Step 6:

Finish the ritual by saying “shutdown complete” and go to hang out with my family, free from any niggly work concerns.

And there you have it two simple and fairly quick (neither takes more than 20 minutes) rituals I perform on a daily basis to keep myself organised and on top of my workload. Do you have a ritual or routine you use to start or end your working day? If so I’d love to hear from you! Let me know in the comments below.



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Five Possible Reasons For Your Failed Launch

Five Possible Reasons For Your Failed Launch

“The only real mistake is the one from which we learn nothing.”
~ Henry Ford

In this blog, I want to talk about launching. Not how to launch, I have a workshop coming up on that. I’d like to shed some light on the possible reasons why launching may not have worked for you in the past. Either in that not enough people signed up for your offering or nobody at all did.

I believe there are 5 possible reasons a launch wouldn’t get the results you were hoping for or expecting.

1. What you offered wasn’t something your people wanted or needed

This happens when we create something we think our people need but we do so without consulting them about it first. I see this time and time again, business owners creating what their would-be clients need without taking the time to figure out what they actually want. Doing some simple audience research can solve this problem.

This could be in-depth audience research calls to find out what people need from you. I wrote a whole post on my approach to these calls here. If you are worried that asking what your people want won’t get the results you were hoping for I have something you can do instead. Instead of asking open-ended questions about what your people need support with, instead create a rough outline of thing you want to launch and then run it by some of the people in your audience who you think might be a fit. If they are willing, jump on a call and ask what you could do to make it a no-brainer for them to join. This is exactly how my yearlong mastermind got started.

If what you are offering doesn’t warrant a load of in-depth calls (because it’s a low-cost offering). it could be a simple post to say I’m thinking of launching this thing, what do you think?

My usual rule of thumb is to not launch anything unless I can think of 10 actual people in my audience who I believe would be a fit for what I’m launching.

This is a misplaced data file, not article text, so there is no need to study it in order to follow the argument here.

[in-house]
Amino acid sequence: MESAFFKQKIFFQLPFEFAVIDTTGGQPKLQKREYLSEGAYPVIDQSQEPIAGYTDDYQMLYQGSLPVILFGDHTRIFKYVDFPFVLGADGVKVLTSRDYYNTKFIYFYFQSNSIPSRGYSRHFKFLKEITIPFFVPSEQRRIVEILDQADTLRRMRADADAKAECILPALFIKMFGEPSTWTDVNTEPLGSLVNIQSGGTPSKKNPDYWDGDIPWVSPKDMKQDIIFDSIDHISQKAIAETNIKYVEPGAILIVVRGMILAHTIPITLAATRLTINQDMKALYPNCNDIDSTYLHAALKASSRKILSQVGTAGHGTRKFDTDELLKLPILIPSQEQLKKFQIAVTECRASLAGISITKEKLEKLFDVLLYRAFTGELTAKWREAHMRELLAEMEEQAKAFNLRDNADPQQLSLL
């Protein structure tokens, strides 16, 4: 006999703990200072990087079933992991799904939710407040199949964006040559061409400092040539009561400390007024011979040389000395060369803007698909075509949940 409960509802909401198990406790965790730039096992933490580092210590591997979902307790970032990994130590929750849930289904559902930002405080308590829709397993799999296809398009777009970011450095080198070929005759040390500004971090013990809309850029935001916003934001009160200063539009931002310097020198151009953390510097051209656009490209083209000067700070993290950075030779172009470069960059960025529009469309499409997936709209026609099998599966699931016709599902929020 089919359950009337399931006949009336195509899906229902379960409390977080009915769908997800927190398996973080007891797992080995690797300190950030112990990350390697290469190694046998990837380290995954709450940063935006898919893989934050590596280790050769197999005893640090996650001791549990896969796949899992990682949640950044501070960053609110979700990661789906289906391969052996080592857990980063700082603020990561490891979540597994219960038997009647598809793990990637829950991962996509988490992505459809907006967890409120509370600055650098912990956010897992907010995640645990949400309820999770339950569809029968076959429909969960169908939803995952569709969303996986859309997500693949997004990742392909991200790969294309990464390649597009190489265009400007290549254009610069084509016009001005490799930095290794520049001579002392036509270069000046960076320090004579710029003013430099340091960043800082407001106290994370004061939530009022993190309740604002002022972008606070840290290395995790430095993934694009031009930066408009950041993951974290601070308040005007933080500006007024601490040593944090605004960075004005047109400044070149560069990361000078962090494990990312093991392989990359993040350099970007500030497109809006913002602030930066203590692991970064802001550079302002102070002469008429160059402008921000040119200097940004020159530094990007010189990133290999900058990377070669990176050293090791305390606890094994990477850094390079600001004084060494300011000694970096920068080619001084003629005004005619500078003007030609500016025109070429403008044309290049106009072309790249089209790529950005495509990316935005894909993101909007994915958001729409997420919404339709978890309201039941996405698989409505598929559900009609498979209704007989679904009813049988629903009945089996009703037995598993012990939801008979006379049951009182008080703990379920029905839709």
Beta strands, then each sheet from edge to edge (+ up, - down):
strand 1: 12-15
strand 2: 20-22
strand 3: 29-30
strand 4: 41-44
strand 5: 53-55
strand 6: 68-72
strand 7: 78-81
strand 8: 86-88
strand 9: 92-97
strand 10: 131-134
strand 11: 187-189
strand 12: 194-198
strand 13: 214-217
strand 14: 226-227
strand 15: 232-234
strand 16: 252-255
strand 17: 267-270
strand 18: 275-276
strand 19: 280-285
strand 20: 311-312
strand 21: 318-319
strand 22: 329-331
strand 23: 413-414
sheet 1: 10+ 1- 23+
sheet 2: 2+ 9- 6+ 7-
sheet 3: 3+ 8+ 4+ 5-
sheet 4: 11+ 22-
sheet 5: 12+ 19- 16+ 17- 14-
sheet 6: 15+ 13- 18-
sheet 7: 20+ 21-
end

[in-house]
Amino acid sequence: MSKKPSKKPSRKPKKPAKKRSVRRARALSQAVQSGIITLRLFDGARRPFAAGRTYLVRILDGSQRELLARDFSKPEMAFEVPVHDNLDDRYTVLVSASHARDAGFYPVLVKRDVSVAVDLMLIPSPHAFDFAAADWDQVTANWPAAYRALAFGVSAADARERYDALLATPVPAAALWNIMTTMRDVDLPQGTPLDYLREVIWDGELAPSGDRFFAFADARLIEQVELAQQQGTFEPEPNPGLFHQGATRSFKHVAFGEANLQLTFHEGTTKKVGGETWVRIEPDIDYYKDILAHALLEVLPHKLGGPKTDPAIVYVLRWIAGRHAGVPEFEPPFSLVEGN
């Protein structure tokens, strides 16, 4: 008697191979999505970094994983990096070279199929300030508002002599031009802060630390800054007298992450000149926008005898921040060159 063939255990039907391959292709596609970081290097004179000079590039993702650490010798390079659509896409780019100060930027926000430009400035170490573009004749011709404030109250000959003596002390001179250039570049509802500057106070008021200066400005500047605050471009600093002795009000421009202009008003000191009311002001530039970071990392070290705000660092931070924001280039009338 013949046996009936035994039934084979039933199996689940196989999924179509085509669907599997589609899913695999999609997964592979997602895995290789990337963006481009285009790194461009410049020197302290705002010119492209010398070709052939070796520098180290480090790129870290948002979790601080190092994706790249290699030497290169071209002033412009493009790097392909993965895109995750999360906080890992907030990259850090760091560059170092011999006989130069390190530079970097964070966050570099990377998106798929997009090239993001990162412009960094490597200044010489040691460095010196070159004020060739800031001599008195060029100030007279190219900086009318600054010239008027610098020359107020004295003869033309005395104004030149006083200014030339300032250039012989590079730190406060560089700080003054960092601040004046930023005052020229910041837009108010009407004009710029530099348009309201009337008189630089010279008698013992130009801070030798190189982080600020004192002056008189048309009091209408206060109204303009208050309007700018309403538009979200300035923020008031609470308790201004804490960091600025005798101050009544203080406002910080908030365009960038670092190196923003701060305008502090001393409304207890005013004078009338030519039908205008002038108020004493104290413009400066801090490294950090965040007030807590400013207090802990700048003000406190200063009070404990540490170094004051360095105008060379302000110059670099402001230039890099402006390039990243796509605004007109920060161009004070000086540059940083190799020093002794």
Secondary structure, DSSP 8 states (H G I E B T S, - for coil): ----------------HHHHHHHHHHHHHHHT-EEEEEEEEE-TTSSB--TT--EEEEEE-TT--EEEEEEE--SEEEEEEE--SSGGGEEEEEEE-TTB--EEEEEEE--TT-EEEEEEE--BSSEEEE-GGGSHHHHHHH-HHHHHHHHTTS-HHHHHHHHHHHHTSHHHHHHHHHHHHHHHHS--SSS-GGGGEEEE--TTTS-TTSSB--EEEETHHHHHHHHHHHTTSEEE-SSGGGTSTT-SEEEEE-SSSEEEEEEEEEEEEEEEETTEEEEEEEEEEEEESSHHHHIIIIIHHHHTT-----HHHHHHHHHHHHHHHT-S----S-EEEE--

2. You didn’t communicate the offering in a way that landed

Sometimes we spend so much of our care and attention on creating the thing we’re trying to sell that we have little left to give when it comes to the marketing. How we communicate our offering is crucial to the success of our launch.

Often people leave one of two things out of their communication. The problem itself — i.e. the problem your offering solves for people (pro tip: if it doesn’t solve a problem, you’ll have a hard time selling it) OR what life will be like after the problem is solved. Tad Hargrave refers to this as Island A and Island B. Island A being where you’re would-be customers or clients currently are and Island B being where they want to get to. Your product or service is what will get them from A to B.

It’s important that you include details of both of these in your launch communications.

It’s also here that we want to make sure that we are not pitching an offering that focuses on what people need versus what they want.

I often use the example here of a relationship coach. If someone is single and in search of their soulmate, even though you might know that what they need is to focus on loving themselves, marketing your offering in this way is unlikely to get you clients. A great example of this is the book “Calling In The One” which is marketed as a book to help you attract your soulmate, but the content of the book is very much focused on self-love and creating your best life.

3. Not enough people saw your launch announcements

This is very common with my clients. because most people have small audiences and at the same time a fear of bothering people, meaning they put 1 or 2 announcements out and hope for the best. It is possible to have a successful launch without bombarding people but that also gets the message out there.

In order to maximise your chances of having a successful launch it is crucial that you are marketing your offer effectively. I offer a 3-part strategy to maximise visibility of content which is to create (make valuable content), repurpose (re-share that content in as places as possible) and promote (use paid promotion on social media) to make sure your people see it. If you are just creating and publishing once, you are really missing a trick.